This book covers the use of Redis, an in-memory database/data structure server.

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4.3.1 Verifying snapshots and append-only files

When confronted with system failures, we have tools to help us recover when either
snapshotting or append-only file logging had been enabled. Redis includes two command-
line applications for testing the status of a snapshot and an append-only file.
These commands are redis-check-aof and redis-check-dump. If we run either command
without arguments, we’ll see the basic help that’s provided:

$ redis-check-aof
Usage: redis-check-aof [--fix] <file.aof>
$ redis-check-dump
Usage: redis-check-dump <dump.rdb>

If we provide –fix as an argument to redis-check-aof, the command will fix the
file. Its method to fix an append-only file is simple: it scans through the provided AOF,
looking for an incomplete or incorrect command. Upon finding the first bad command,
it trims the file to just before that command would’ve been executed. For most
situations, this will discard the last partial write command.

Unfortunately, there’s no currently supported method of repairing a corrupted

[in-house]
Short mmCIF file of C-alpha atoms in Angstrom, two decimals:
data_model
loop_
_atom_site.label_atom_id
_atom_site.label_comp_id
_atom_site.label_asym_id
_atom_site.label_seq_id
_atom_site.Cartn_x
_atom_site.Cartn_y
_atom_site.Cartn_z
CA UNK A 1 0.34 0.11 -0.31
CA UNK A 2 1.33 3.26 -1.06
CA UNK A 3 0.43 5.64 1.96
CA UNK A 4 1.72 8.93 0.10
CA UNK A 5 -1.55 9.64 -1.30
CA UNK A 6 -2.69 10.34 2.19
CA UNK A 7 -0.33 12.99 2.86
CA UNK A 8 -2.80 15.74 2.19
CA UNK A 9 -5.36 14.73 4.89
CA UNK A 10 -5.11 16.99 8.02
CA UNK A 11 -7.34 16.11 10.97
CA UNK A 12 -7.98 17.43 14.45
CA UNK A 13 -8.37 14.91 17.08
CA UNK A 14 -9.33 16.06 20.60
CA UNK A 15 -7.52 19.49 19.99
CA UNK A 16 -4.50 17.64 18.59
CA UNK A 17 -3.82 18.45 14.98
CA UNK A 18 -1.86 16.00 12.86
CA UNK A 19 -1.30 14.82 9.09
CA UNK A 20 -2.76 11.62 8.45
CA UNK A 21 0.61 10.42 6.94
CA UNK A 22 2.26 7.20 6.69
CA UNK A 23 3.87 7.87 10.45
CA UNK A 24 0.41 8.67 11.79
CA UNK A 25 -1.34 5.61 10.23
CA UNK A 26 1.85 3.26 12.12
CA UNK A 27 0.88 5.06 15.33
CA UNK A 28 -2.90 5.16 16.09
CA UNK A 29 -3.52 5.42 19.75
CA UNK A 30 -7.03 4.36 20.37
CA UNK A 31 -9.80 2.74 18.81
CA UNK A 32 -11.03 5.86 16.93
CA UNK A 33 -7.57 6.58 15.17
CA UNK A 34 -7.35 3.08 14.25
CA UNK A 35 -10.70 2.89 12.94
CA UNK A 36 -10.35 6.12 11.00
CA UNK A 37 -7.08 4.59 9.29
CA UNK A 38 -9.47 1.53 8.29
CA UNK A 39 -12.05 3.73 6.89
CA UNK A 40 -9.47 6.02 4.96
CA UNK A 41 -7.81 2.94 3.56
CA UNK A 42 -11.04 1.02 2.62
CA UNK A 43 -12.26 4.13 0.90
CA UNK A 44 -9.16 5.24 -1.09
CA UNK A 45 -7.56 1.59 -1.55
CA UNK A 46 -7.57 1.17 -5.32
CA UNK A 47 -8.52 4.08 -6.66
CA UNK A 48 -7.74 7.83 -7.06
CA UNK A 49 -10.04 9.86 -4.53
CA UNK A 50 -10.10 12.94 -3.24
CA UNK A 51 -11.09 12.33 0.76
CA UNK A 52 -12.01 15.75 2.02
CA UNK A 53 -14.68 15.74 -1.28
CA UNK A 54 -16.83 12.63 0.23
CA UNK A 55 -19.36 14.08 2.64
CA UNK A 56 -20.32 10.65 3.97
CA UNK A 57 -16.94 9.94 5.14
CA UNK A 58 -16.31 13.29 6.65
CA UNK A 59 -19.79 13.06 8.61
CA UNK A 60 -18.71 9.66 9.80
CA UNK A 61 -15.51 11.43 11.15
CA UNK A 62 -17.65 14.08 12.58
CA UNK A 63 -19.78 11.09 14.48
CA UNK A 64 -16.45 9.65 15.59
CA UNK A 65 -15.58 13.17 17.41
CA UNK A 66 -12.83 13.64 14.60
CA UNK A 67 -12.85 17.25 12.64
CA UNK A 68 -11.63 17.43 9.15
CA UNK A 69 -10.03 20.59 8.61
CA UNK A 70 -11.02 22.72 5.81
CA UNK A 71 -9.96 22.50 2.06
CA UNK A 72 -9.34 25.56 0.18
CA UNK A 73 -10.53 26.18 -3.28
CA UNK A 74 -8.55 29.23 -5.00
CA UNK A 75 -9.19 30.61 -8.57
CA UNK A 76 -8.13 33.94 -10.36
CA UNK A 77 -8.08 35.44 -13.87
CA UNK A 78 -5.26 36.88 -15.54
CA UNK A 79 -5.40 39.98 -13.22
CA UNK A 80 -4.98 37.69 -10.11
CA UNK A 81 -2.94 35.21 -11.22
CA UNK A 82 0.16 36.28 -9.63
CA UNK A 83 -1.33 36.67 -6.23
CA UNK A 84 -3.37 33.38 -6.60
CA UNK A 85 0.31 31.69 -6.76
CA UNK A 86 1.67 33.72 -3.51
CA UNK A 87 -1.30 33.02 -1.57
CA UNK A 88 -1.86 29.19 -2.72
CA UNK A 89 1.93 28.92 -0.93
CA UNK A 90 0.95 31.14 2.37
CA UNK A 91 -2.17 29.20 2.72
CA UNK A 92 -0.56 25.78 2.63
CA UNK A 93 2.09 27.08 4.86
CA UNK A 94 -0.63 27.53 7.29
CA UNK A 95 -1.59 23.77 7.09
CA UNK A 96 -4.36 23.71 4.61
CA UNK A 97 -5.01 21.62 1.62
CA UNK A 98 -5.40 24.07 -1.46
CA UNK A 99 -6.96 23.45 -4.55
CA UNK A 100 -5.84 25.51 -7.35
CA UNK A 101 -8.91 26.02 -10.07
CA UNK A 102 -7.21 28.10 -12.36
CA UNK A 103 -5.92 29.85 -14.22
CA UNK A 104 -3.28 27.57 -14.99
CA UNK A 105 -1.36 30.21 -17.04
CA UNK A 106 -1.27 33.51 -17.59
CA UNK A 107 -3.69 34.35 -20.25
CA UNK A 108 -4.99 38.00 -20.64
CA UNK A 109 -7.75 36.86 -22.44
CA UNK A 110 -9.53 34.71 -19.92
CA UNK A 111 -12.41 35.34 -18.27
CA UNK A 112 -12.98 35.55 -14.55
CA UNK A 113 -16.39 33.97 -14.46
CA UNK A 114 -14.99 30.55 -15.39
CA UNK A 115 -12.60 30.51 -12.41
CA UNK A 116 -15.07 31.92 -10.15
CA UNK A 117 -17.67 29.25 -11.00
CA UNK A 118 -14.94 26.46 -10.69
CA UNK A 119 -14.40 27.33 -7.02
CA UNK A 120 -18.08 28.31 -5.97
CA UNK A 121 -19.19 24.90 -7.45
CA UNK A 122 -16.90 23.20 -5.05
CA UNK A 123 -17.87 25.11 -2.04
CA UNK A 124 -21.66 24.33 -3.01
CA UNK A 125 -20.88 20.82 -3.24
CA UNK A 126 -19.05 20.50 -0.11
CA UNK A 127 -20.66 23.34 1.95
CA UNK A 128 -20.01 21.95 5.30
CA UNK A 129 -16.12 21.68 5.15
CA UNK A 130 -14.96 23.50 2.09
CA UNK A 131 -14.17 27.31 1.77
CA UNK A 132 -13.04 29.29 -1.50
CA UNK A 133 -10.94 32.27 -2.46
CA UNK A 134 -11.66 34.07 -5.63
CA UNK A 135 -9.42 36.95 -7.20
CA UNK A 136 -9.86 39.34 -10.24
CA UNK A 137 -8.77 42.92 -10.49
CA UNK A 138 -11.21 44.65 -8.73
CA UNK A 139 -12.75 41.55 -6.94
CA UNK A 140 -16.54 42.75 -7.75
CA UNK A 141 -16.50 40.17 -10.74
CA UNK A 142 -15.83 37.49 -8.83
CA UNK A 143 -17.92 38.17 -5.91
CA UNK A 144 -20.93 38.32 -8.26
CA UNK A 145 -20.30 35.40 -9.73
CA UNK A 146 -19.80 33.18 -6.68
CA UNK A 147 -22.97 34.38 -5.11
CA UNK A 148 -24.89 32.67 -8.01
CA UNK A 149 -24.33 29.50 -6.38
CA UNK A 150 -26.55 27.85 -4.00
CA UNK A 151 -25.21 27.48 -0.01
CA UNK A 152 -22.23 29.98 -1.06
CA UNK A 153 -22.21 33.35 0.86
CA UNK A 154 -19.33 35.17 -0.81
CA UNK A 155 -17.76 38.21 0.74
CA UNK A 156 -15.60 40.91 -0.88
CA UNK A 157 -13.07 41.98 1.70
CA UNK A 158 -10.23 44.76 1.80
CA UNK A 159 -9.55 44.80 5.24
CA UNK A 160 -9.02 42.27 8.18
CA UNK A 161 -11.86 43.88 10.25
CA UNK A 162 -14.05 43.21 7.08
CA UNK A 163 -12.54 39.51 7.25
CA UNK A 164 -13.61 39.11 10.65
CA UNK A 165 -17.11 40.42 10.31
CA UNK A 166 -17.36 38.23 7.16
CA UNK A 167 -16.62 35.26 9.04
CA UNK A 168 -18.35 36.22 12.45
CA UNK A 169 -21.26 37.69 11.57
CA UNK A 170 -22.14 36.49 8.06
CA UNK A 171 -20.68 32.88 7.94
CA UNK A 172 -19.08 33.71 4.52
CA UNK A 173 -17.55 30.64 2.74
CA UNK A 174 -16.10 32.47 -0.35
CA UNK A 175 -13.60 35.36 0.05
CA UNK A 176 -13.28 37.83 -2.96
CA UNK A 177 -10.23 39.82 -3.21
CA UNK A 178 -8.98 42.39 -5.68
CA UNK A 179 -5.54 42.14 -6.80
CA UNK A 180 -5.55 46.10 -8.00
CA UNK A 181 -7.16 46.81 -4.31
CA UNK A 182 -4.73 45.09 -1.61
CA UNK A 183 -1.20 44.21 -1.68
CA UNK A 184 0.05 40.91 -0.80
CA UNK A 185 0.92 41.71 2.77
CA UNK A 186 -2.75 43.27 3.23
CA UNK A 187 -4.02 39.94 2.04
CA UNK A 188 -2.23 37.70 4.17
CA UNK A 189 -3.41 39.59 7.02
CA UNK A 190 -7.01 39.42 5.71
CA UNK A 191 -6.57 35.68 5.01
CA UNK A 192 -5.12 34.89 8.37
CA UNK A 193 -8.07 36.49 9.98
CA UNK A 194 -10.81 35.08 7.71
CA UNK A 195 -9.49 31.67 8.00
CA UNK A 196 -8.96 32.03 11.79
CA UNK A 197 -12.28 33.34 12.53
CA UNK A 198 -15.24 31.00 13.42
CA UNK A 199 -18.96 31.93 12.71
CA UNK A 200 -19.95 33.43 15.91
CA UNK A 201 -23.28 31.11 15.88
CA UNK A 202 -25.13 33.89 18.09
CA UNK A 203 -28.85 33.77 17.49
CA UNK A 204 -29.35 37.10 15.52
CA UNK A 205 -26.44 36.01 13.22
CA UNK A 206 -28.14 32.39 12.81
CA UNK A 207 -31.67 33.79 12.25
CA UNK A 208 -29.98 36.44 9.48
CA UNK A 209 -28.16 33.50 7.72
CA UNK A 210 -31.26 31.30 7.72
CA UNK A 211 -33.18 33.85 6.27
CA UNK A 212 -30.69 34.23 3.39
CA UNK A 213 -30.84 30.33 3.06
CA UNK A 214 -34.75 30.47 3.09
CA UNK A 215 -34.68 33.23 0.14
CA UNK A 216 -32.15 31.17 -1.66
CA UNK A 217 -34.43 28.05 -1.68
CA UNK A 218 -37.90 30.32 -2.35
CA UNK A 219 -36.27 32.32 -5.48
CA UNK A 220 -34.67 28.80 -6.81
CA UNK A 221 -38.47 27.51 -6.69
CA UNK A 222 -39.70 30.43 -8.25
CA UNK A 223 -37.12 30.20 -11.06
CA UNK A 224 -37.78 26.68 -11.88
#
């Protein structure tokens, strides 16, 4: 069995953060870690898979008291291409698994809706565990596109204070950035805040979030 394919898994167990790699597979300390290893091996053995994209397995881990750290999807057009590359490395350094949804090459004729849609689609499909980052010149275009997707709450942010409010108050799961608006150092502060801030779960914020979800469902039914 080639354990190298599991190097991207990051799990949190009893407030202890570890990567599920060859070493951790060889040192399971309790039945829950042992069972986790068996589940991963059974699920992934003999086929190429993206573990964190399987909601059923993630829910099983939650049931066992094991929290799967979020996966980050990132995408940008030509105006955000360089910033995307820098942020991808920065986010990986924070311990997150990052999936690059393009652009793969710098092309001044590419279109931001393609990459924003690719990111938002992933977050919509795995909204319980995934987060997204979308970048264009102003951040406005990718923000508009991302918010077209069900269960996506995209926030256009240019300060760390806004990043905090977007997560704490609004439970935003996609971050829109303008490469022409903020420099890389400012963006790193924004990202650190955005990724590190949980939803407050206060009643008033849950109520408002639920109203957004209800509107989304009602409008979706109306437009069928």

snapshot. Though there’s the potential to discover where the first error had occurred,
because the snapshot itself is compressed, an error partway through the dump has the
potential to make the remaining parts of the snapshot unreadable. It’s for these reasons
that I’d generally recommend keeping multiple backups of important snapshots,
and calculating the SHA1 or SHA256 hashes to verify content during restoration.
(Modern Linux and Unix platforms will have available sha1sum and sha256sum command-
line applications for generating and verifying these hashes.)

CHECKSUMS AND HASHESRedis versions including 2.6 and later include a
CRC64 checksum of the snapshot as part of the snapshot. The use of a CRCfamily
checksum is useful to discover errors that are typical in some types of
network transfers or disk corruption. The SHA family of cryptographic hashes
is much better suited for discovering arbitrary errors. To the point, if we calculated
the CRC64 of a file, then flipped any number of bits inside the file, we
could later flip a subset of the last 64 bits of the file to produce the original
checksum. There’s no currently known method for doing the same thing with
SHA1 or SHA256.

After we’ve verified that our backups are what we had saved before, and we’ve corrected
the last write to AOF as necessary, we may need to replace a Redis server.